A technical troubleshooting blog about Oracle with other Databases & Cloud Technologies.

Buffer & Dictionary Hit Ratio

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The Data Buffer Hit Ratio Oracle metric is a measure of the effectiveness of the Oracle data block buffer. The higher the buffer hit ratio, the more frequently Oracle found a data block in memory and avoid a disk I/O. 

The buffer hit ratio (BHR) indicates the current ratio of buffer cache hits to total requests, essentially the probability that a data block will be in-memory on a subsequent block re-read. A correctly tuned buffer cache can significantly improve overall database performance.

select (1-(sum(decode(name, ‘physical reads’, value, 0))/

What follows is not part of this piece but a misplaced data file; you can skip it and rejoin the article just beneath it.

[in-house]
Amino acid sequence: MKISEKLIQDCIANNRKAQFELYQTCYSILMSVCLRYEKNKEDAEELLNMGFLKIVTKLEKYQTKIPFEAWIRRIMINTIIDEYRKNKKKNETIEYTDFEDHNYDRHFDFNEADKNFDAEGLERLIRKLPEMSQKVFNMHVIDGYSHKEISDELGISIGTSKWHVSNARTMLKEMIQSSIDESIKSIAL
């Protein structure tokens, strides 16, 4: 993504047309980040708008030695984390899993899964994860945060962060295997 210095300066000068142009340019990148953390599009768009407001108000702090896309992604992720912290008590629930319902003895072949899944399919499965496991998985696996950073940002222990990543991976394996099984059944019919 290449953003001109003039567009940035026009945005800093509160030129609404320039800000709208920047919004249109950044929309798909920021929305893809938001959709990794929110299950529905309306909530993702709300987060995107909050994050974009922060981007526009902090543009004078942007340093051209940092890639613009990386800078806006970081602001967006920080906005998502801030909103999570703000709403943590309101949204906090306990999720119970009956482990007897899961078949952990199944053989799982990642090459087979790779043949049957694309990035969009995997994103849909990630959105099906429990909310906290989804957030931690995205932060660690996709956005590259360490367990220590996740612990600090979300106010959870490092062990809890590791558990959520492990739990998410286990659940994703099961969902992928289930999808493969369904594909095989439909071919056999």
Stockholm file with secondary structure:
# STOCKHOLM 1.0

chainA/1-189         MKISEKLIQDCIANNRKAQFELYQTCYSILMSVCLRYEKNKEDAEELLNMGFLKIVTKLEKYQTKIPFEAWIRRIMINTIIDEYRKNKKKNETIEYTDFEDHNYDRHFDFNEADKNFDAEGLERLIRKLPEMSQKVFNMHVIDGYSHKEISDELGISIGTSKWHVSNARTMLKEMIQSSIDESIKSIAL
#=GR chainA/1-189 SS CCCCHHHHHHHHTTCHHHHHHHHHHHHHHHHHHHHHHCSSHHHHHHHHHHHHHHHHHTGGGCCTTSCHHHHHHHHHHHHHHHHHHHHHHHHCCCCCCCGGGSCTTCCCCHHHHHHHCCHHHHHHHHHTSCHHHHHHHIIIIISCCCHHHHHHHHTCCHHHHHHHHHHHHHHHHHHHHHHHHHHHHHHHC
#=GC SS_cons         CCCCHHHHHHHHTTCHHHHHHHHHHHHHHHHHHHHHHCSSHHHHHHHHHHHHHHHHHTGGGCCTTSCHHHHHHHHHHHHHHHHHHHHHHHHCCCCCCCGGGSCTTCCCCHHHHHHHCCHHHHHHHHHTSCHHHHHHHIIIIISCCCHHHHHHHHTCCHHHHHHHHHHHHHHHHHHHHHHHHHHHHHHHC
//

(sum(decode(name, ‘db block gets’, value, 0)) +
(sum(decode(name, ‘consistent gets’, value, 0))))))*100 “Buffer Hit Ratio”
from v$sysstat;

Read Hit Ratio

Buffer hit ratio, ideal value would be 98%-100%. If you are not using automatic shared memory changing db_cache_size could increase performance, if using automatic shared memory changing sga_target and sga_max_size.

A cache hit ratio should be more than 95 percent considered good in Oracle.
When we start the database its first time load all the data dictionary cache. so that time you will get the value less.
If value is getting less than 95% then probably we need to increase the size of the SHARED_POOL_SIZE parameter.

select sum(gets) as "Gets", sum(getmisses) as "Misses", (1-(sum(getmisses)/sum(gets)))*100 as "CACHE HIT RATIO"
from gv$rowcache;
select (1-(sum(getmisses)/(sum(gets)+sum(getmisses))))*100 “Dict Hit Ratio”
from v$rowcache;

Dict Hit Ratio